I am intrigued with books about deeper meaning. So much so that my appetite exceeds my capacity to find the time to read them all. However, recently I came a cross a book which got my attention titled, “The Monarchy of Fear: A Philosopher Looks at our Political Crisis,” by Martha Nussbaum. To begin with, I know what fear can do in my own life. And I see all around me a world where fear limits understanding. Good news is never as compelling as bad news; if it “bleeds it leads.” Nussbaum writes that “There’s a lot of fear around in the U.S. today, and this fear is often mingled with anger, blame, and envy. Fear, all too often, blocks rational deliberation, poisons hope, and impedes constructive cooperation for a better future.” I would add to her list my observation that fear also undermines the Spirit.
More often than not, when fear is present, the thing that can give us peace is forgotten. That thing is the presence of God’s kingdom. Often we have done everything the world says is right, only to find ourselves hopeless. Sometimes in human circumstances, we find ourselves governed by fear. And yet it’s in those very places that we find the Savior of the world. In order to remember this, meditate on the prayer that Jesus taught us, born from the divine wisdom that reminds us that, “your Father knows what you need before you ask him.” And it starts with the familiar words, “Our Father who art in heaven.” This prayer reminds us that the God of creation holds all things in his hands. Through how we treat one other, we will find true peace. That is our shared human divine purpose and the common good.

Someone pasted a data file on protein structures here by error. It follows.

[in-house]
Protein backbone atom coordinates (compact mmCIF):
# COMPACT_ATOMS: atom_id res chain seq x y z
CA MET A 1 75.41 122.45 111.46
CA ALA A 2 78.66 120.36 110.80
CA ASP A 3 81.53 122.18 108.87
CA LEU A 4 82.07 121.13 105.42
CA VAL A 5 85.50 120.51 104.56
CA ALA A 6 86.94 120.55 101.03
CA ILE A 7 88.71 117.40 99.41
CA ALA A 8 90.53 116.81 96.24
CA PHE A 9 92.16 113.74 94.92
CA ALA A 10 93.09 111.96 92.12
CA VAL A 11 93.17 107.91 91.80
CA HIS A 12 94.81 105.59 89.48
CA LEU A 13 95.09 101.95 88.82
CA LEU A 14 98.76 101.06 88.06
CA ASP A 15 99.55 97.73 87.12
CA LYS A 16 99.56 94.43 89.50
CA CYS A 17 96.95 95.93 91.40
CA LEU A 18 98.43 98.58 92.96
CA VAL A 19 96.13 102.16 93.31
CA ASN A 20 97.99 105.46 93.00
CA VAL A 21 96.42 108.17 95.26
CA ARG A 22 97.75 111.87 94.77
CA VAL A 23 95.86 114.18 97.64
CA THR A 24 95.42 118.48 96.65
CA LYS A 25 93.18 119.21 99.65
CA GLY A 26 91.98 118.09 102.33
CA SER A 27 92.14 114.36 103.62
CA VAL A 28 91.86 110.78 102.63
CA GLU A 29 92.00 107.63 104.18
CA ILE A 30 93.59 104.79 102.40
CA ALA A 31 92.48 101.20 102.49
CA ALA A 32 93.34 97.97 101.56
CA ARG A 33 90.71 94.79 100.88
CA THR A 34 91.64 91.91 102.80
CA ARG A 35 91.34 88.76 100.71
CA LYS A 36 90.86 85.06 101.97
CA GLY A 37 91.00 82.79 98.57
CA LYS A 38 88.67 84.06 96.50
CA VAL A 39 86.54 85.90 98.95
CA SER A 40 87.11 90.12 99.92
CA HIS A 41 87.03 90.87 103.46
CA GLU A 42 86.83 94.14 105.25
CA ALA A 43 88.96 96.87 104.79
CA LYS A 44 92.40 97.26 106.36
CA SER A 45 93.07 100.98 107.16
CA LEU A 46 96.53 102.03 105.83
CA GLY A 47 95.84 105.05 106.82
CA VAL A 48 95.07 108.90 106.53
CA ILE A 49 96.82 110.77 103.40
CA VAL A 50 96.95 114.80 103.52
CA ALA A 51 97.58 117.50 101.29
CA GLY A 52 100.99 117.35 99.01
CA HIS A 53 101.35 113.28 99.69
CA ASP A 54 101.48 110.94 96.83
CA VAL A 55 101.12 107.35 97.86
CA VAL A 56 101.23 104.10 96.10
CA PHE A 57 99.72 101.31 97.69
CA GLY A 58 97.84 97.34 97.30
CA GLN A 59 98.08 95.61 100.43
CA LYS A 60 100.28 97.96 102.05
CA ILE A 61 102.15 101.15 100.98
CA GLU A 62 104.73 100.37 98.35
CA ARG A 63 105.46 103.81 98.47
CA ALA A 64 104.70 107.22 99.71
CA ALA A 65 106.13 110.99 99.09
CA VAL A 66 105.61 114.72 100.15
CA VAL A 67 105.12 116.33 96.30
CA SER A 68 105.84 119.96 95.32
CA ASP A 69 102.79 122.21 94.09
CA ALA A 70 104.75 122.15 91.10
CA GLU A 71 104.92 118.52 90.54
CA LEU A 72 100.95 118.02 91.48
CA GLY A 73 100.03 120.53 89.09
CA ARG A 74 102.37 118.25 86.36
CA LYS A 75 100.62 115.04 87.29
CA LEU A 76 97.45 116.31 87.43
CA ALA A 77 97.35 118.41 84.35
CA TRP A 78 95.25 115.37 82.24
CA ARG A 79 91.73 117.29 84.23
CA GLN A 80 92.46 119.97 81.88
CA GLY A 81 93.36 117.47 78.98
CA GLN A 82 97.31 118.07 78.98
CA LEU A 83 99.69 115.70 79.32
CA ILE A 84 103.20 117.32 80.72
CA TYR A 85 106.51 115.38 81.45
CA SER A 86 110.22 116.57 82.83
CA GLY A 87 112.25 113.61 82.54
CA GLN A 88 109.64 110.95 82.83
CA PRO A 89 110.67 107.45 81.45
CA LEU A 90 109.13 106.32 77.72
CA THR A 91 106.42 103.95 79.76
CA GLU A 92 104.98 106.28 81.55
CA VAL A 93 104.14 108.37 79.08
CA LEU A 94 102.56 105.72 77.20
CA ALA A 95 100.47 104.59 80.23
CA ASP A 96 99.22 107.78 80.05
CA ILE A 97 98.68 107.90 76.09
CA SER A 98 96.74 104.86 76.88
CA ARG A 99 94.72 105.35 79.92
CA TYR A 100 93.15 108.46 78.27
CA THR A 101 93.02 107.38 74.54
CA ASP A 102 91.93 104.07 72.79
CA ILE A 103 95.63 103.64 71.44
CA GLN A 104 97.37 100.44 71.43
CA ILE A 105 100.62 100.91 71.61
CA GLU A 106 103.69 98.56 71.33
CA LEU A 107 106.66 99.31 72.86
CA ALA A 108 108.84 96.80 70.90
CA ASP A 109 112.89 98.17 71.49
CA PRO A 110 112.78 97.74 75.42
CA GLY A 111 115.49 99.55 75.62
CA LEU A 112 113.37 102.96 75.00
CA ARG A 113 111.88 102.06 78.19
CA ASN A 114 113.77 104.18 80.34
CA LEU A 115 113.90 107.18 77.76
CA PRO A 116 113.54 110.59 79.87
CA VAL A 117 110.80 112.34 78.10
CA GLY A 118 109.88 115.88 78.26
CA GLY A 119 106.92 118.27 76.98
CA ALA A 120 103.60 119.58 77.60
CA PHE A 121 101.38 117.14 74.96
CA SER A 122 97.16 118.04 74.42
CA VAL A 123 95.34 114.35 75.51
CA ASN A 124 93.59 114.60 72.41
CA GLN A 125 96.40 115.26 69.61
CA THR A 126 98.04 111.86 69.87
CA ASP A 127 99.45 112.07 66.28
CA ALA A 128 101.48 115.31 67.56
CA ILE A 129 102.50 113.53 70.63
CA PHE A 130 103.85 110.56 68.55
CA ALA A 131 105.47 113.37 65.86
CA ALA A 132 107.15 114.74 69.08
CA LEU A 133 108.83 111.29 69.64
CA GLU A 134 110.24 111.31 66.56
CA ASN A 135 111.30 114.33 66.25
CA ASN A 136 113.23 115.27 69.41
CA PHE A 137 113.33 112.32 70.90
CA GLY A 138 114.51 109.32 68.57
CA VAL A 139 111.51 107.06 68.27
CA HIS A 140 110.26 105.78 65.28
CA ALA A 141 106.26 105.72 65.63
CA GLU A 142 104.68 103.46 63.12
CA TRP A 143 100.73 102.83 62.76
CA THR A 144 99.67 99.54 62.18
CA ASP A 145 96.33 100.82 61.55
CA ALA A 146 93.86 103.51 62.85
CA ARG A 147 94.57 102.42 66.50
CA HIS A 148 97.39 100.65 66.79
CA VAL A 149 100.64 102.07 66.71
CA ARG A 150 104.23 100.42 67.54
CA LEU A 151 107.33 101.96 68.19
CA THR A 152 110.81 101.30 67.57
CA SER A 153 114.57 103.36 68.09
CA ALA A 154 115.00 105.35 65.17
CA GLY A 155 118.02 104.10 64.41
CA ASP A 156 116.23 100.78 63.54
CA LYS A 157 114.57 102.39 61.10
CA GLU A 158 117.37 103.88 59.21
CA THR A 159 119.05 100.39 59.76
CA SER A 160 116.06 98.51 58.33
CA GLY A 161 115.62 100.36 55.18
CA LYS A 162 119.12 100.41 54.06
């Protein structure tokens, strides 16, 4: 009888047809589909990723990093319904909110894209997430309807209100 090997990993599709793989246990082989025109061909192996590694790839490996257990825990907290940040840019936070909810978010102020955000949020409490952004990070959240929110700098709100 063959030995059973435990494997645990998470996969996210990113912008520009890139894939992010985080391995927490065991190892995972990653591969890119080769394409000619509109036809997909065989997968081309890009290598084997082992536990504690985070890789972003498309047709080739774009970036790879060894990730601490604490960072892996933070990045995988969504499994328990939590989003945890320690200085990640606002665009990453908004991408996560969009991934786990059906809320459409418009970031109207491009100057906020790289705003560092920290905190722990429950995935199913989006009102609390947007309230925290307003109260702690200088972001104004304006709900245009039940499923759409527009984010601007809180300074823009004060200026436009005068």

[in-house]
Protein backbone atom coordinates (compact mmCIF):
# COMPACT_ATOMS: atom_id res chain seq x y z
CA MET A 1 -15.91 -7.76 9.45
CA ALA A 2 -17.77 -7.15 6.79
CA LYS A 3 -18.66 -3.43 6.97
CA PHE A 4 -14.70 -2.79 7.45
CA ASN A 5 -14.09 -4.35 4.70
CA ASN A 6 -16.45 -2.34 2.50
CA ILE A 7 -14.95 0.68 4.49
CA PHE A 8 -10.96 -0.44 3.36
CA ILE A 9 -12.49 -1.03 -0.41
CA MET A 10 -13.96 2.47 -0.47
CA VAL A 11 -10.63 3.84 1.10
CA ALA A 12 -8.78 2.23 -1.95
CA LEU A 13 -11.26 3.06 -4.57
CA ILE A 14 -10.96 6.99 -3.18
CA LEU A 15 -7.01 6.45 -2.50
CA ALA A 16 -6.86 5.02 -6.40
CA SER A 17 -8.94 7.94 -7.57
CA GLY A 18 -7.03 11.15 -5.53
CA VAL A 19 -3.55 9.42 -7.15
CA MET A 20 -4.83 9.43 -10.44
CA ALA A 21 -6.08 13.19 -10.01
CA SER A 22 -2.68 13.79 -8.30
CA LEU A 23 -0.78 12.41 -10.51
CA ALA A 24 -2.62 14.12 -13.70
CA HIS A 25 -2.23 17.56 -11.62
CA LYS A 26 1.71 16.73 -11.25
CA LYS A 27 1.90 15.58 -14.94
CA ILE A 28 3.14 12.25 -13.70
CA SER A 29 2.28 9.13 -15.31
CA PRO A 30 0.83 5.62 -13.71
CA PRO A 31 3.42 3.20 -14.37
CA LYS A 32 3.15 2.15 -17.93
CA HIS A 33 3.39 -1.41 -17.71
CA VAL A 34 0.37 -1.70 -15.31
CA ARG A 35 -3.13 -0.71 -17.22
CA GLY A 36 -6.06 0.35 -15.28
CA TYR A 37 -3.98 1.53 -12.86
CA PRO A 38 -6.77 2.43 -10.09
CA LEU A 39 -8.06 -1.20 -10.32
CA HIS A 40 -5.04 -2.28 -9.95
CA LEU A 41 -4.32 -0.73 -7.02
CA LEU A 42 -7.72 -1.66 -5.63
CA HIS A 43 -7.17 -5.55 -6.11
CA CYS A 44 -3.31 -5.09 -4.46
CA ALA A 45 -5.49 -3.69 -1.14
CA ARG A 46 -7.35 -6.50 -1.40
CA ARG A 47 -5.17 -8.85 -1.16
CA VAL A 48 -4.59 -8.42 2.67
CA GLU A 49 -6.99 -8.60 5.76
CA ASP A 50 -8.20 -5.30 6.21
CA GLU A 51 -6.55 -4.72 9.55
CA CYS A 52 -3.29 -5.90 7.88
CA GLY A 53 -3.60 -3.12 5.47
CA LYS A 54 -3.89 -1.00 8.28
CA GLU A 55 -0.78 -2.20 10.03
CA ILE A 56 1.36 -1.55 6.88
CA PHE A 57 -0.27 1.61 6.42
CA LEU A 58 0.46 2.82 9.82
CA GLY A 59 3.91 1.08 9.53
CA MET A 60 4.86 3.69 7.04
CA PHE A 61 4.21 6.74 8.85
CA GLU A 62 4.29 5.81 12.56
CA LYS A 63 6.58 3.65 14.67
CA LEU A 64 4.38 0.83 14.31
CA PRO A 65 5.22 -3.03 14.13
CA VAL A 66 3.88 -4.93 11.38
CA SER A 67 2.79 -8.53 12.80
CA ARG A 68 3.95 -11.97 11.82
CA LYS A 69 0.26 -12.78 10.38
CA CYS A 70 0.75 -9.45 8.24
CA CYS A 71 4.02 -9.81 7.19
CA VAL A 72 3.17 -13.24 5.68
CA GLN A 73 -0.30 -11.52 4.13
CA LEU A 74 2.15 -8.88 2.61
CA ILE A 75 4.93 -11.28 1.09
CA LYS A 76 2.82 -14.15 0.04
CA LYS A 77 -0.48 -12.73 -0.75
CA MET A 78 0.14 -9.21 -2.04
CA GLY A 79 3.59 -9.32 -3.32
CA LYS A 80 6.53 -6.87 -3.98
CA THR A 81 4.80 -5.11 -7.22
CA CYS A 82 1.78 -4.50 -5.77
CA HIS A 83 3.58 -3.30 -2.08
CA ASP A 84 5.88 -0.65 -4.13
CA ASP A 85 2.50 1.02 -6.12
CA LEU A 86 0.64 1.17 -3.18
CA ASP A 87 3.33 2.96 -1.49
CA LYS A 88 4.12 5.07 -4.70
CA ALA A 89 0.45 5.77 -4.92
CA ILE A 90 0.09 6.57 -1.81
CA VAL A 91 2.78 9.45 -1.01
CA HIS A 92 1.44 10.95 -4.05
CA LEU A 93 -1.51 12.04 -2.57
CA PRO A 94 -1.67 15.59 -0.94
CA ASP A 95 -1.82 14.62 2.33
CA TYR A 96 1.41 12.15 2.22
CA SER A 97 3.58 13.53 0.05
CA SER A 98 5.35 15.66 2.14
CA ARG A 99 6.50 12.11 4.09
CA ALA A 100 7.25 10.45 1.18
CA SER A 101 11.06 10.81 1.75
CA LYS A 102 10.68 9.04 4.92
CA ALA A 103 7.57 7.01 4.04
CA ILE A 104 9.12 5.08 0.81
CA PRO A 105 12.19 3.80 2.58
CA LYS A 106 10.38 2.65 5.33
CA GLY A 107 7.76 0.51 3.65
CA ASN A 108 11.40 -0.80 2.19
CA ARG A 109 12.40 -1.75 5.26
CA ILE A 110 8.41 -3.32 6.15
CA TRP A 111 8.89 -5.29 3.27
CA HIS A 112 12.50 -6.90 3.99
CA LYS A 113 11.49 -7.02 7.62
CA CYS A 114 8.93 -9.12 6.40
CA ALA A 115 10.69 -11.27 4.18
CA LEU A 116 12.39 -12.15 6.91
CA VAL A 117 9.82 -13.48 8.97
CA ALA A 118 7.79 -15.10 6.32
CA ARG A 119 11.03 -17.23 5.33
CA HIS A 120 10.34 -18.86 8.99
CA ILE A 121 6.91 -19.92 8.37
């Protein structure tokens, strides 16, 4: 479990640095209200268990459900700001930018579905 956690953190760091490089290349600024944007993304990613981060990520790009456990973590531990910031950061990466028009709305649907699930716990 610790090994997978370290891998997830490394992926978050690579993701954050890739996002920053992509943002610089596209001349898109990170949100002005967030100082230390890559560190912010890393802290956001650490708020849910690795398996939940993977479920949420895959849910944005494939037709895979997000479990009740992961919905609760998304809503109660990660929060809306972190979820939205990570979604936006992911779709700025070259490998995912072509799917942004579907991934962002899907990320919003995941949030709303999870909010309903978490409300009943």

The Reverend Keith Lane, Assisting Priest